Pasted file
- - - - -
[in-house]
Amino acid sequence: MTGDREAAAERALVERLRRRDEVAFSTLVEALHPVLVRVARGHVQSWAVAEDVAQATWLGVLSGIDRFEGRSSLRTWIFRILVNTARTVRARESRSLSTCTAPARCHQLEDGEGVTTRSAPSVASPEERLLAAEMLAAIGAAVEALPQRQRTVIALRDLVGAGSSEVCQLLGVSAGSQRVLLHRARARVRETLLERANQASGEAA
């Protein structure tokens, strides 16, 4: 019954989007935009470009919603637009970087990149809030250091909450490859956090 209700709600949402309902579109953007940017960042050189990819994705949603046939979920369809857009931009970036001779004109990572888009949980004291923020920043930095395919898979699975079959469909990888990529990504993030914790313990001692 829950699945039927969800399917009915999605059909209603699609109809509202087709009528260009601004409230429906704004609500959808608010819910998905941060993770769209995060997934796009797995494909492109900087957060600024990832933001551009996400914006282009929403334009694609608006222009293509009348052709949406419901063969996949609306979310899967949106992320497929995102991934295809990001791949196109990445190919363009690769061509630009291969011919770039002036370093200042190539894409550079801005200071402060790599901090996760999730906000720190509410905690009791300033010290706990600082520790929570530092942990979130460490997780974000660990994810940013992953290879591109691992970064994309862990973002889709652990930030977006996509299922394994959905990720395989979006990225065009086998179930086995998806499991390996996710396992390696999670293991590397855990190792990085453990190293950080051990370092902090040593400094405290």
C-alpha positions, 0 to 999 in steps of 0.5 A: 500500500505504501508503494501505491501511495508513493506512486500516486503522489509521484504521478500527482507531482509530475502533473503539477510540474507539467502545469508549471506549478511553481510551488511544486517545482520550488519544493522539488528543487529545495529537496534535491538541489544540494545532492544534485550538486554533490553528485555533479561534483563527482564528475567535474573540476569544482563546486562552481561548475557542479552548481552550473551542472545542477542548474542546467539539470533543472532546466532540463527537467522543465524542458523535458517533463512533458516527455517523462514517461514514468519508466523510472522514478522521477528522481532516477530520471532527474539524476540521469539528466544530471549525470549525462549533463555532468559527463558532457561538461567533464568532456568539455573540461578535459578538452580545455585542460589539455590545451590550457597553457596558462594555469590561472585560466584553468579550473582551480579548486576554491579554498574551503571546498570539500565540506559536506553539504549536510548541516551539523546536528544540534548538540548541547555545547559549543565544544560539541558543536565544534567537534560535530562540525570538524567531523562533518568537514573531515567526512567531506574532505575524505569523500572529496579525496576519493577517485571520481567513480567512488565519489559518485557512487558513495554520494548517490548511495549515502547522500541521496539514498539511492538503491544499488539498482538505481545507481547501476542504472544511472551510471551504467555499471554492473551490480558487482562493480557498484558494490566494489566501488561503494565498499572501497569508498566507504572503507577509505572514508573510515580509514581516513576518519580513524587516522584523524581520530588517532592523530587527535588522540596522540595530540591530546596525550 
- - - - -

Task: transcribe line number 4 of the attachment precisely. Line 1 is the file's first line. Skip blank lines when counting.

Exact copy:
C-alpha positions, 0 to 999 in steps of 0.5 A: 500500500505504501508503494501505491501511495508513493506512486500516486503522489509521484504521478500527482507531482509530475502533473503539477510540474507539467502545469508549471506549478511553481510551488511544486517545482520550488519544493522539488528543487529545495529537496534535491538541489544540494545532492544534485550538486554533490553528485555533479561534483563527482564528475567535474573540476569544482563546486562552481561548475557542479552548481552550473551542472545542477542548474542546467539539470533543472532546466532540463527537467522543465524542458523535458517533463512533458516527455517523462514517461514514468519508466523510472522514478522521477528522481532516477530520471532527474539524476540521469539528466544530471549525470549525462549533463555532468559527463558532457561538461567533464568532456568539455573540461578535459578538452580545455585542460589539455590545451590550457597553457596558462594555469590561472585560466584553468579550473582551480579548486576554491579554498574551503571546498570539500565540506559536506553539504549536510548541516551539523546536528544540534548538540548541547555545547559549543565544544560539541558543536565544534567537534560535530562540525570538524567531523562533518568537514573531515567526512567531506574532505575524505569523500572529496579525496576519493577517485571520481567513480567512488565519489559518485557512487558513495554520494548517490548511495549515502547522500541521496539514498539511492538503491544499488539498482538505481545507481547501476542504472544511472551510471551504467555499471554492473551490480558487482562493480557498484558494490566494489566501488561503494565498499572501497569508498566507504572503507577509505572514508573510515580509514581516513576518519580513524587516522584523524581520530588517532592523530587527535588522540596522540595530540591530546596525550 